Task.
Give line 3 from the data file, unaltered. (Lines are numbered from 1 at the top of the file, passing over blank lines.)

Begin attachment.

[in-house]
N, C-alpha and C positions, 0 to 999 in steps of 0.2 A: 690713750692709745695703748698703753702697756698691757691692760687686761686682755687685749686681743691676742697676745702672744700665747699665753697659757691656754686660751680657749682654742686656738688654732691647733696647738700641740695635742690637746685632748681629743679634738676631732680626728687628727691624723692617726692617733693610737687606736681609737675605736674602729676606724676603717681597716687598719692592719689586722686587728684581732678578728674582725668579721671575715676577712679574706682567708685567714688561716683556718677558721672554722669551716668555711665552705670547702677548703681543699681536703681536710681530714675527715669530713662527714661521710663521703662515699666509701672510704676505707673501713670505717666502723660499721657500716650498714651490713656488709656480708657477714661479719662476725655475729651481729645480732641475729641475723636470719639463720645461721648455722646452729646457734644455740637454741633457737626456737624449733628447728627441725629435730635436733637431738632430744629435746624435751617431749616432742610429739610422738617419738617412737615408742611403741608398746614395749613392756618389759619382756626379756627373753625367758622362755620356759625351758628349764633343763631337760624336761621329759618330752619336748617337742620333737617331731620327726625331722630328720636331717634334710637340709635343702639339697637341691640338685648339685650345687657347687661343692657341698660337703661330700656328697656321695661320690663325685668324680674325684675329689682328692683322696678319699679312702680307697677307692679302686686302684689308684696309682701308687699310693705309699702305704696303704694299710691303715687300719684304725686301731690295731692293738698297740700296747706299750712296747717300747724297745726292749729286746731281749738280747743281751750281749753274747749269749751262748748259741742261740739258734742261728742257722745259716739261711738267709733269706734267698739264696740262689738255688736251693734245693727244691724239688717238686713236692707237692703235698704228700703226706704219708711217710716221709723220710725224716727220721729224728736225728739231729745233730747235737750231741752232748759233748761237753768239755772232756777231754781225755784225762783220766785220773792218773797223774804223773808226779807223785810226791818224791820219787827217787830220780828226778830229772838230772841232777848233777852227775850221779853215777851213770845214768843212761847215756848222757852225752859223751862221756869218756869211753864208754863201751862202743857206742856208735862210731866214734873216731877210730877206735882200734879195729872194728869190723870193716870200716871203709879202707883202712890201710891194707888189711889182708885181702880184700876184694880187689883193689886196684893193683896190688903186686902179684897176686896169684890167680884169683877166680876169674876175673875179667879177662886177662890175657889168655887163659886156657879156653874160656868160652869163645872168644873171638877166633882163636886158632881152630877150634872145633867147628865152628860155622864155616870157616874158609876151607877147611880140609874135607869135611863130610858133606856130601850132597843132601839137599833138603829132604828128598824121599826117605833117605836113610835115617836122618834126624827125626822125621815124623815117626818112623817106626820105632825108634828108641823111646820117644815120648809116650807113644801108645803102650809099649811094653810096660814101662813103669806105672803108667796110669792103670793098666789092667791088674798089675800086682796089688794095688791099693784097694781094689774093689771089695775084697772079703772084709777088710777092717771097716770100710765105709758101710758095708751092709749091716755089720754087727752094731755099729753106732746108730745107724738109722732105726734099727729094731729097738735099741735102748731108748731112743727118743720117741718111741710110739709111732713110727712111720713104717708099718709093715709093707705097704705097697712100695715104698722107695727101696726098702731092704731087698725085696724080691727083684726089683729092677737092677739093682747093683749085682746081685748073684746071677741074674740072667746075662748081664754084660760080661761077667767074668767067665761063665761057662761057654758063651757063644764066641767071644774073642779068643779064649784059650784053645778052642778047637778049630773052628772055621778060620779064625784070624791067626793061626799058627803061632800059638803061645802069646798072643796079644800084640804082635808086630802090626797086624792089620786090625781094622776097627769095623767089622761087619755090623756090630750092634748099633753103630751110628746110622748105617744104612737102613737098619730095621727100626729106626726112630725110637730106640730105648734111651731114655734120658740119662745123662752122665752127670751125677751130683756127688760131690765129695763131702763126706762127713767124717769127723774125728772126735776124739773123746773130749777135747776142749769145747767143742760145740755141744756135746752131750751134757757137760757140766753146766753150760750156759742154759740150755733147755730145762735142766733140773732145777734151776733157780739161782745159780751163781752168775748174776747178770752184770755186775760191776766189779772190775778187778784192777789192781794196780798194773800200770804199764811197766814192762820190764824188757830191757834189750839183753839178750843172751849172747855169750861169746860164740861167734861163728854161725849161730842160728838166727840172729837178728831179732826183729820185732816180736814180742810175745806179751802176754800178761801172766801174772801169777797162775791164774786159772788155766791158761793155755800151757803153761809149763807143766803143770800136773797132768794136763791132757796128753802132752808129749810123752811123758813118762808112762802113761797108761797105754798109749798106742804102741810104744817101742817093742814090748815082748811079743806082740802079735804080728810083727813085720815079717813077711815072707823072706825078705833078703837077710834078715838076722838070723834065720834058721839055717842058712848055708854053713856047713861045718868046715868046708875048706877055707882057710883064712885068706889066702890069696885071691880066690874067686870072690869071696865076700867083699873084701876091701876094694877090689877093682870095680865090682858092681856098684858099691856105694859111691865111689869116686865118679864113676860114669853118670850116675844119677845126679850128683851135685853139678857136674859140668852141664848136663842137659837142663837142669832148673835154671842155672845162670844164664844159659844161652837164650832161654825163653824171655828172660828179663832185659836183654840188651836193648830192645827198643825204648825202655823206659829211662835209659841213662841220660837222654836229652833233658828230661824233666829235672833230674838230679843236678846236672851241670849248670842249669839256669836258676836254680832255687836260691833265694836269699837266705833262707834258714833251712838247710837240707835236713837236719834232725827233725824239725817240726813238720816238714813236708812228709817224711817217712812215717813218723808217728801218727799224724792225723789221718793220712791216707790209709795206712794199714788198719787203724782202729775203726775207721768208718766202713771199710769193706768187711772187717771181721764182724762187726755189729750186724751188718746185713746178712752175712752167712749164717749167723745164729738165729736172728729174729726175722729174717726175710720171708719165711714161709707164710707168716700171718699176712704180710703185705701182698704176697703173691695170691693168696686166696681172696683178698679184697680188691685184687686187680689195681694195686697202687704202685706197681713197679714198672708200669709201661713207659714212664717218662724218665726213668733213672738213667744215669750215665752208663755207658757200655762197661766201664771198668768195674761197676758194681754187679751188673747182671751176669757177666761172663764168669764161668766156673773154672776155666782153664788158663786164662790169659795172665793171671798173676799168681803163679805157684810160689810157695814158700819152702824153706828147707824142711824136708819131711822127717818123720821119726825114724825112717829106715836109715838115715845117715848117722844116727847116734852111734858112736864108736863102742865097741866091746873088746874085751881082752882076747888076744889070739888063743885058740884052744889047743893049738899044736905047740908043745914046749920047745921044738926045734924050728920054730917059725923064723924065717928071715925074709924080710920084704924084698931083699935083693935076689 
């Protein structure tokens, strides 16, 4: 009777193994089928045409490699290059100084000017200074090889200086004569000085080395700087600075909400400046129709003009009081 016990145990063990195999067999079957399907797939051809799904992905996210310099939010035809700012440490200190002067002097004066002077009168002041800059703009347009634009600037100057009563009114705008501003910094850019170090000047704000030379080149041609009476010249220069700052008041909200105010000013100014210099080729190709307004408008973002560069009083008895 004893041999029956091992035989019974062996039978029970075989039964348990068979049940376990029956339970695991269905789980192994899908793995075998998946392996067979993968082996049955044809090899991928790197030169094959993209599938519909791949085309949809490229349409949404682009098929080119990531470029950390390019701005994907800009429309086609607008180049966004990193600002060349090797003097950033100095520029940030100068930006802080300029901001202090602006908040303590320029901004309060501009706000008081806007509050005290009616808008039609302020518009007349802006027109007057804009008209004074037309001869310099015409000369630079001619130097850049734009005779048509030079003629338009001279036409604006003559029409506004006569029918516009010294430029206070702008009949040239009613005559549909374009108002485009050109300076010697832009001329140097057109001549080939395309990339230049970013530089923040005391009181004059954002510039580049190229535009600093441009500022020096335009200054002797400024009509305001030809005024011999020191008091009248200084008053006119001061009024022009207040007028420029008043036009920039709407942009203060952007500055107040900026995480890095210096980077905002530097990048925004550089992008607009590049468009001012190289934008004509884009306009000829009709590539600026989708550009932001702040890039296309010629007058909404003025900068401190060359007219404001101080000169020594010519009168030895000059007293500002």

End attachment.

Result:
């Protein structure tokens, strides 16, 4: 009777193994089928045409490699290059100084000017200074090889200086004569000085080395700087600075909400400046129709003009009081 016990145990063990195999067999079957399907797939051809799904992905996210310099939010035809700012440490200190002067002097004066002077009168002041800059703009347009634009600037100057009563009114705008501003910094850019170090000047704000030379080149041609009476010249220069700052008041909200105010000013100014210099080729190709307004408008973002560069009083008895 004893041999029956091992035989019974062996039978029970075989039964348990068979049940376990029956339970695991269905789980192994899908793995075998998946392996067979993968082996049955044809090899991928790197030169094959993209599938519909791949085309949809490229349409949404682009098929080119990531470029950390390019701005994907800009429309086609607008180049966004990193600002060349090797003097950033100095520029940030100068930006802080300029901001202090602006908040303590320029901004309060501009706000008081806007509050005290009616808008039609302020518009007349802006027109007057804009008209004074037309001869310099015409000369630079001619130097850049734009005779048509030079003629338009001279036409604006003559029409506004006569029918516009010294430029206070702008009949040239009613005559549909374009108002485009050109300076010697832009001329140097057109001549080939395309990339230049970013530089923040005391009181004059954002510039580049190229535009600093441009500022020096335009200054002797400024009509305001030809005024011999020191008091009248200084008053006119001061009024022009207040007028420029008043036009920039709407942009203060952007500055107040900026995480890095210096980077905002530097990048925004550089992008607009590049468009001012190289934008004509884009306009000829009709590539600026989708550009932001702040890039296309010629007058909404003025900068401190060359007219404001101080000169020594010519009168030895000059007293500002």